Spanning Tree Protocol (STP) Explained

Updated 6 months ago by Eric Hufford

Scope

This article briefly explains what Spanning Tree Protocol is and what it is used for.


Description

Customers may see Spanning Tree Protocol (referred to as "STP") enabled on their switches, or they may see it as an option in certain Telos equipment, but what is STP, and why do we use it?

This article is not a guide, rather it is intended to demystify STP and provide an introduction.

The Problem: Network Loops

If you've ever plugged a network switch back into itself, you may have quickly learned that was a bad idea, as the switch overloads and the network grinds to a halt.

While most people don't plug a switch back into itself, they can actually create the same effect by building a ring topology, where Switch 1 plugs into Switch 2, Switch 2 plugs into Switch 3, but then Switch 3 plugs BACK into Switch 1 again, as seen below:

What is actually looped in a "network loop"?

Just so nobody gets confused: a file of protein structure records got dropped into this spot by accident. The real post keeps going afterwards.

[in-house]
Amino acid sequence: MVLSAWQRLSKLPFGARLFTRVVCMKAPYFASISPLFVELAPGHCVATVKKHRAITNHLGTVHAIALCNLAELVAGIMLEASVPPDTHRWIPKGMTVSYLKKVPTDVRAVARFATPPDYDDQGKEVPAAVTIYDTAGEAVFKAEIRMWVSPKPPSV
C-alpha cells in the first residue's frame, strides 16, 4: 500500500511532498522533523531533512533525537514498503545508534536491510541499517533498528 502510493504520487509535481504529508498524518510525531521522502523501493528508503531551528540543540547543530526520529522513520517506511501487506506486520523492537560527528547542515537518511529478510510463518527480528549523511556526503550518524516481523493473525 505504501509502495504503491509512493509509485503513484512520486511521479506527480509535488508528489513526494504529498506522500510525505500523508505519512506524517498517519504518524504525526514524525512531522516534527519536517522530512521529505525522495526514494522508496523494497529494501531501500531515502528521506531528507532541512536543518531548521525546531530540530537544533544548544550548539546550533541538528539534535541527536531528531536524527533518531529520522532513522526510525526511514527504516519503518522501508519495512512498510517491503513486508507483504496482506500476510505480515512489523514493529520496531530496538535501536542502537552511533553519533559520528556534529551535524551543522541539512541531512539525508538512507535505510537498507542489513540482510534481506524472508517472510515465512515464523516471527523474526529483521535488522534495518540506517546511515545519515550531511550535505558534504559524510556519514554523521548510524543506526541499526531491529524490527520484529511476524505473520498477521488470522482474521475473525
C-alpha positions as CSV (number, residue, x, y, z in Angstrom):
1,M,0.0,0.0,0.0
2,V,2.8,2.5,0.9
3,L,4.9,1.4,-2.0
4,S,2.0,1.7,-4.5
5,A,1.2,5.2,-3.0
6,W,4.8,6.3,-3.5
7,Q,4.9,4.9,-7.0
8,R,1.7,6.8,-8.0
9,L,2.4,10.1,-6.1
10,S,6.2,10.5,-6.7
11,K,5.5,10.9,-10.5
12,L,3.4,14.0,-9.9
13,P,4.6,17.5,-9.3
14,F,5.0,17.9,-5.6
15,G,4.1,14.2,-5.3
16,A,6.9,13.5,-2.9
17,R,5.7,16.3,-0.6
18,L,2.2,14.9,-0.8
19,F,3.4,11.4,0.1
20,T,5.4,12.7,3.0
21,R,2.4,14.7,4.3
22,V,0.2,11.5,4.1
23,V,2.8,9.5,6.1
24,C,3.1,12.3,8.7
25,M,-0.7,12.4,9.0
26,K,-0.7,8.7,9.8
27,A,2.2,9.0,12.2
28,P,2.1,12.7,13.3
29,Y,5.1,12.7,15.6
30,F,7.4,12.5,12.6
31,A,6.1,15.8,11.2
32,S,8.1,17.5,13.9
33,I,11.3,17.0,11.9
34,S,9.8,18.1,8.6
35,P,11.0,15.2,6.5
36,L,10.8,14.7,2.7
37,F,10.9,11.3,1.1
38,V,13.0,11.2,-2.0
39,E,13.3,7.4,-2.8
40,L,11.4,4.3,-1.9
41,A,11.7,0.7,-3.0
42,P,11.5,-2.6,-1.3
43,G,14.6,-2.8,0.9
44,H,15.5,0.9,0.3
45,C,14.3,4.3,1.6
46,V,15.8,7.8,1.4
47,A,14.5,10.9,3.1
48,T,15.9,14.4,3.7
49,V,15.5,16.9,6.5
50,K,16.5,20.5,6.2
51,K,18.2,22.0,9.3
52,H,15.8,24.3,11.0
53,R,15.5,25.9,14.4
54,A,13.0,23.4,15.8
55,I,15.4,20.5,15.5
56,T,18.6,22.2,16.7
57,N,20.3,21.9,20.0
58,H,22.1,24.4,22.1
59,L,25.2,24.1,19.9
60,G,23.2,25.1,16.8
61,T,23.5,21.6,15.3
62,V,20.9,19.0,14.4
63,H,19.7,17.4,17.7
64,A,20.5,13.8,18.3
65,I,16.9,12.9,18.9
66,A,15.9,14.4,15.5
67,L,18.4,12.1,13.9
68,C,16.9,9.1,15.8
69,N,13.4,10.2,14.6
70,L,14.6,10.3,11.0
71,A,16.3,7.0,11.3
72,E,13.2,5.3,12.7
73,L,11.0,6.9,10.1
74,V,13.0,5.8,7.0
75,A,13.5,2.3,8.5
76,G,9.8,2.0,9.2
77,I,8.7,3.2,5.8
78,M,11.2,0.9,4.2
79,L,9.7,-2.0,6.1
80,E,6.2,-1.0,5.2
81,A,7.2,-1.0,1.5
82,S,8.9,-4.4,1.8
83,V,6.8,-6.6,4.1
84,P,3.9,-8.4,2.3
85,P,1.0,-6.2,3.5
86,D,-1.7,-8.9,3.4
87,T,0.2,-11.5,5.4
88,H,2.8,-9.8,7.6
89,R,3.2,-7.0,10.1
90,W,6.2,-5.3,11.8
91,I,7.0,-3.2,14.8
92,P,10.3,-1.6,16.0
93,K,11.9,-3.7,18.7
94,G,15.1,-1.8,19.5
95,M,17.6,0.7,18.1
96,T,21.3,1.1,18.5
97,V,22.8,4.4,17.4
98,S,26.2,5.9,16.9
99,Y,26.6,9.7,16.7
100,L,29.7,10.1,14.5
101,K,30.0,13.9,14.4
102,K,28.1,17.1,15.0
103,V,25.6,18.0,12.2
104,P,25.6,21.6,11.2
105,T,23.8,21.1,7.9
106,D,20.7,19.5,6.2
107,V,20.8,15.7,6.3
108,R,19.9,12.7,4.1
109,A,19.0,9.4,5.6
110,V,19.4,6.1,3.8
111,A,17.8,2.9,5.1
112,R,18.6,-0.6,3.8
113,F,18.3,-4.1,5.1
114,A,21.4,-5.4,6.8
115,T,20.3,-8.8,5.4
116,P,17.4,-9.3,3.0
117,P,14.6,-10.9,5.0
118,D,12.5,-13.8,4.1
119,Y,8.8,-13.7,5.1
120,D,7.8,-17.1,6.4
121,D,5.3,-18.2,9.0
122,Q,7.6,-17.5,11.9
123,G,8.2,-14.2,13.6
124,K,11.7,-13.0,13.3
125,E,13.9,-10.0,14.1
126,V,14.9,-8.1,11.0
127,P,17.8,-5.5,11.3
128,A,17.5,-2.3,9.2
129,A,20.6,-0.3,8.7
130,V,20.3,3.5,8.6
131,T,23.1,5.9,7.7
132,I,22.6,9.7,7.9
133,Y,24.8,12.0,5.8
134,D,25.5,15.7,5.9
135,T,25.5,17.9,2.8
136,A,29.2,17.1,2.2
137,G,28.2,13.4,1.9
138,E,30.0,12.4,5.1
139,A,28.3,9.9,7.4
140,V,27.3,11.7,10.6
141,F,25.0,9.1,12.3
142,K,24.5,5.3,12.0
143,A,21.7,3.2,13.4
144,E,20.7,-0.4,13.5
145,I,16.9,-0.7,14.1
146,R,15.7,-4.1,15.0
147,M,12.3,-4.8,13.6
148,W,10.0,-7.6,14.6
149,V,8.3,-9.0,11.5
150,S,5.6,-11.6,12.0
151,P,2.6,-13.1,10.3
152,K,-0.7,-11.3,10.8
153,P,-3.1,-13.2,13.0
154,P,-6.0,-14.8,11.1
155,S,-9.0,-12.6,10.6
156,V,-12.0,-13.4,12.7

Messages are always getting sent back and forth on your network switch. Most times, your switch only will send a message to its intended recipient. For example, if your PC is plugged into port 1 of your switch, and your server is plugged into port 5, then messages between your PC and the server will only be sent from port 1 to port 5, and from port 5 back to port 1. We would call this a one-to-one conversation, or "unicast":

Because other devices are not involved in this "conversation," we don't need to bother sending those messages to all the other ports - that would generate a lot of unnecessary traffic.

But what happens when we have to send messages to ALL devices? Well, that would mean that a message gets sent out all ports. We call these "broadcast" messages, and while most connections are unicast (one-to-one), broadcast messages are also common, as several protocols use them to gather a variety of information.

The Broadcast Storm

Let's say that we have a PC sending out a broadcast message (for whatever reason). That message gets sent to the switch the PC is connected to. The switch will, in turn, send that message to all other devices that are connected to it:

This is expected behavior and not a problem. But let's change the situation - now we connect a 2nd switch to our network:

See any difference? There isn't really, and there won't be much difference with a 3rd switch as long as we're just stringing it along: